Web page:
While Koduru visited family in India over the summer, she talked to a group of five women on Google Hangouts to organize the first National Period Day, which occurred Oct. 19 in Hinds Plaza in Princeton, New Jersey from 3 to 4 p.m. She said about 90 people came to the event.
According to an article from The Daily Princetonian, New Jersey’s rally was run by Koduru, president and founder of Rowan University’s period chapter, and the co-presidents of Moorestown’s period chapter, Annabelle Jin and Chai Kim, a high school junior who founded the chapter and a high school senior, respectively. They had 10 speakers, including Koduru.
“There are legislators right now writing bills on how to get menstrual hygiene products in public schools and how we need to have them in public schools, so we’re fighting for equality regarding that,” Koduru said.
The main reason for the rally was to eliminate the pink tax on tampons and pads in 33 states (Ohio recently exempted period products from the sales tax). New Jersey doesn’t have a pink tax, so their rally focused on menstrual equity and how people get their products.
There were 60 rallies in 50 states and four countries.
They reached out to legislators and senators to speak, but unfortunately didn’t get any to speak at the event.
Koduru was the only Rowan University student who spoke and brought signs made by Rowan students involved in the Period Movement. She hopes next year they can afford a bus to commute students to Princeton, which is an hour and a half drive.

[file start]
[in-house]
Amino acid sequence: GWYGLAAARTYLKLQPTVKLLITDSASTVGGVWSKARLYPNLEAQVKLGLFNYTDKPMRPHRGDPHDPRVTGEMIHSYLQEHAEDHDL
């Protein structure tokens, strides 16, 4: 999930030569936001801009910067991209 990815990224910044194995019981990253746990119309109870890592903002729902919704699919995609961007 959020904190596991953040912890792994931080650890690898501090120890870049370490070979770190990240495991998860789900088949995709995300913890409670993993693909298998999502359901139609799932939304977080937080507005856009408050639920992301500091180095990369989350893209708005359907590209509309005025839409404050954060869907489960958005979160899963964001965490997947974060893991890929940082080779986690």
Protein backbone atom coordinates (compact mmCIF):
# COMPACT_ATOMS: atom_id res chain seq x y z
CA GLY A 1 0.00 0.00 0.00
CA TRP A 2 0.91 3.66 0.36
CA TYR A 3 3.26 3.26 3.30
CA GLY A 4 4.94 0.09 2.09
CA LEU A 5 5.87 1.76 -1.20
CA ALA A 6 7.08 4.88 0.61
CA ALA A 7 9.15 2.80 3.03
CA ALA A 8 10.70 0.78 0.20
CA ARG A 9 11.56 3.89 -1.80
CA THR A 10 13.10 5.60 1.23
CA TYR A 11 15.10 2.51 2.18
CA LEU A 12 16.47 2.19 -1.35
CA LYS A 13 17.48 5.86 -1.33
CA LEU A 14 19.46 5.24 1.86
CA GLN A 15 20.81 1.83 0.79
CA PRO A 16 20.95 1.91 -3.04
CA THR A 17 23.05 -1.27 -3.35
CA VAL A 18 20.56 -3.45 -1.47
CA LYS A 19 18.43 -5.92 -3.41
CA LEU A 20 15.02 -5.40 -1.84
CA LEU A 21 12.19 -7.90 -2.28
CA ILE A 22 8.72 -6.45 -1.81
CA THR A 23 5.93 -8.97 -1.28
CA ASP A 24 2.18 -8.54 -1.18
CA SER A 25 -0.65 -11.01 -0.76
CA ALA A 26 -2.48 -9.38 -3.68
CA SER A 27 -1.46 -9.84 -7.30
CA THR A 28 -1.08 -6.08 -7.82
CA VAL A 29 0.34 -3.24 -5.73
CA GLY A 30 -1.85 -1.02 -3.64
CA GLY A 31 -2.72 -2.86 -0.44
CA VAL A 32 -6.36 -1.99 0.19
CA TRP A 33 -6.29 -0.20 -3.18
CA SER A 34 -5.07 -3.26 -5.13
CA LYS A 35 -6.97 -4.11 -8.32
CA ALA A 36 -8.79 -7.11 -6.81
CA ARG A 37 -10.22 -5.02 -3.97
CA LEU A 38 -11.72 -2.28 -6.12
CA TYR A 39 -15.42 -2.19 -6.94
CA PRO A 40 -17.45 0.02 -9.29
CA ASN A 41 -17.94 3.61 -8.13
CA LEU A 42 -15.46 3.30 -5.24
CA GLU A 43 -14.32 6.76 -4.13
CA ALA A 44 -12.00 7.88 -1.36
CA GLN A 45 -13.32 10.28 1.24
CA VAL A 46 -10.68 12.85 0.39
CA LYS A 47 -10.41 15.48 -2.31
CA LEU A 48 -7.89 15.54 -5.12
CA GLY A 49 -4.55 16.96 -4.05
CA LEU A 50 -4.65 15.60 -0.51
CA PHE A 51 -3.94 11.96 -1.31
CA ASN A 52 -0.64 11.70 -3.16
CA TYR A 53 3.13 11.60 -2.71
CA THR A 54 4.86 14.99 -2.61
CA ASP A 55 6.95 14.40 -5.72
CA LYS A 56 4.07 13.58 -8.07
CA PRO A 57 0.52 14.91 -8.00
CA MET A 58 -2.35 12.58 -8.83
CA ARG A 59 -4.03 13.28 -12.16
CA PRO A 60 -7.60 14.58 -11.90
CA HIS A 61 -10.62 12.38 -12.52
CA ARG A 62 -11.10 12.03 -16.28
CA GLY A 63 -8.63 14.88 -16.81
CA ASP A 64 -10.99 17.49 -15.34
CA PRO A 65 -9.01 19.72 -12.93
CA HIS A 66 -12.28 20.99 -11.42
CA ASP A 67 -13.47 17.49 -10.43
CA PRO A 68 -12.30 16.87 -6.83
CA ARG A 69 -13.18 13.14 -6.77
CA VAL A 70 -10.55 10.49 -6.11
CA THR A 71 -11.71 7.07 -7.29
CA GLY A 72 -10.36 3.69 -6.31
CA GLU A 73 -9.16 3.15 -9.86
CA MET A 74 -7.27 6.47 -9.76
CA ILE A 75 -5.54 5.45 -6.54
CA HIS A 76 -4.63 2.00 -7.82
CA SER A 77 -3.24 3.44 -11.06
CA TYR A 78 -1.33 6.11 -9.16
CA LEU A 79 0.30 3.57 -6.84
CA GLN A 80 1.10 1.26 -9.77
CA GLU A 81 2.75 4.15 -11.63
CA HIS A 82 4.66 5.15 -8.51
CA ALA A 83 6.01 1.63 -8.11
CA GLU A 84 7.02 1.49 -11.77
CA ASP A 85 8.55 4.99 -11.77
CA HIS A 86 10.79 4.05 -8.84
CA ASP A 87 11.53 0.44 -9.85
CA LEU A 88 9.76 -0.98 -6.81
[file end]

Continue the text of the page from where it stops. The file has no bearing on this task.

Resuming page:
“It was really empowering to see young women younger than me, almost 15, 16 and 17 — actually high school students speaking about menstrual equity and how they are working towards fighting it in their local communities in New Jersey,” Koduru said.
What’s next for the Period Movement?
The Period Movement has been focused on the rally, but now that it is over, Koduru wants to focus on advocating the cause to administration to get period products on campus.
“The way we view toilet paper and paper towels, we should be viewing menstrual hygiene products, because when a biological cis-gender male walks into a restroom he has everything he needs to be successful,” Koduru said. “But when menstruators walk into a restroom, they don’t have everything they need to be successful because they lack menstrual hygiene products.”
The Period Movement is trying to become a SGA-chartered club, however, it takes a whole year after a club becomes official to get funding from SGA.
“I firmly believe that the budget for these products should be coming from the same place as toilet paper,” Koduru said. “It shouldn’t be coming from student government funding. It’s not like a bake sale — this is something that happens to any menstruator once a month and they need access to products in order to have a productive day and a productive week.”
Within the next two months, she wants to start a pilot program for period products. For the program, they need $500 and right now they have $200, which was donated to them. The pilot program would start in the Student Center restrooms. They would keep track of how many products are used and how many they need to sustain for a month long to get an idea of a budget cost to give to administration.
Another problem in our society is the fact that people don’t want to talk about periods.
“It’s something that everyone needs to talk about because that’s the only way the stigma attached to periods disappears,” Koduru said.
In November, the group wants to have a #askmeanything event to encourage people to come out and ask any questions they have.
“I hope that administrators understand that menstrual hygiene equality is an issue beyond just something that just needs SGA funding,” Koduru said. “I hope they understand that when students are unable to have these products, they lack the essentials they need to have a productive, current education and possible future. I really hope that they feel that they can come to me with questions regarding what they can do to help and that they know that I know that the gap is the stigma surrounding it, not the fact that they don’t want to help us.”